pollution

Single-use plastic straws have recently come under fire, much like single-use plastic shopping bags and plastic microbeads. This year, Seattle became the largest U.S. city to ban the use of plastic straws and...

On Wednesday, March 9th, state regulators from across the country testified in front of the Senate Committee on Environment and Public Works about the difficulties they face as co-regulators with federal agencies.

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The millions of people going to a Great Lakes beach might not see and probably don’t want to think about the E. coli bacteria present in the freshwater system’s near-shore waters. But the bacteria are there — and sometimes at counts that exceed a standard for swimmer safety set by the U.S. Environmental Protection Agency.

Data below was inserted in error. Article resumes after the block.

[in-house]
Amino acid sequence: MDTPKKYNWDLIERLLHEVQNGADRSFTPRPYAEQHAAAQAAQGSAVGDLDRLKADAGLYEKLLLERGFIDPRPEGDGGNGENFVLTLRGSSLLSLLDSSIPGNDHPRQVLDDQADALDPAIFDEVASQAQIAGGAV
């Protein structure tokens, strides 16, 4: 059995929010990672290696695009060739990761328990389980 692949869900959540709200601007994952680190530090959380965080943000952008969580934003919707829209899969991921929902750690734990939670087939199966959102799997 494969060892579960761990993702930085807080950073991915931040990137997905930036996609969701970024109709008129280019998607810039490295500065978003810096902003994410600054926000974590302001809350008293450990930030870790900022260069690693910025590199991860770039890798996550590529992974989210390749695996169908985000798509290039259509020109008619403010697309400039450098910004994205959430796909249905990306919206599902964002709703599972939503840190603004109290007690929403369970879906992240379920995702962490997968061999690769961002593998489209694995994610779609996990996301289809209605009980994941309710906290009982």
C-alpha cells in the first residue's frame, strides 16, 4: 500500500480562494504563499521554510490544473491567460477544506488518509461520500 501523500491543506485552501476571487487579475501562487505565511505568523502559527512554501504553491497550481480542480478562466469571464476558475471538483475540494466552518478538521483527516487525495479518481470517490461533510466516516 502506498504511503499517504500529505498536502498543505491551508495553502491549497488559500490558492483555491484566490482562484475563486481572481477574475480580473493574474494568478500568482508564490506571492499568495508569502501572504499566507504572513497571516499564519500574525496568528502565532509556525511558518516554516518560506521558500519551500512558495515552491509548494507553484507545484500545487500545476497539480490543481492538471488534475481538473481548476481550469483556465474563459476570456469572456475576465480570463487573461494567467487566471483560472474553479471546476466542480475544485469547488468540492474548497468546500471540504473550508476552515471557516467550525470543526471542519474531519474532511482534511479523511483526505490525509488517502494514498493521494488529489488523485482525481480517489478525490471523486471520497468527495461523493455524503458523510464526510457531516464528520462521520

Bacteria counts, in fact, are more likely to be higher on a beach in the Great Lakes than in any other coastal region of the country, according to “Testing the Waters,” a June report by the Natural Resources Defense Council. The study was based on a survey of nearly 3,500 beaches in 30 different states.
 
 
Thirteen percent of the water samples taken at Great Lakes beaches exceed the Beach Action Value, the EPA’s most protective benchmark for swimmer safety. That compares to the national average of 10 percent.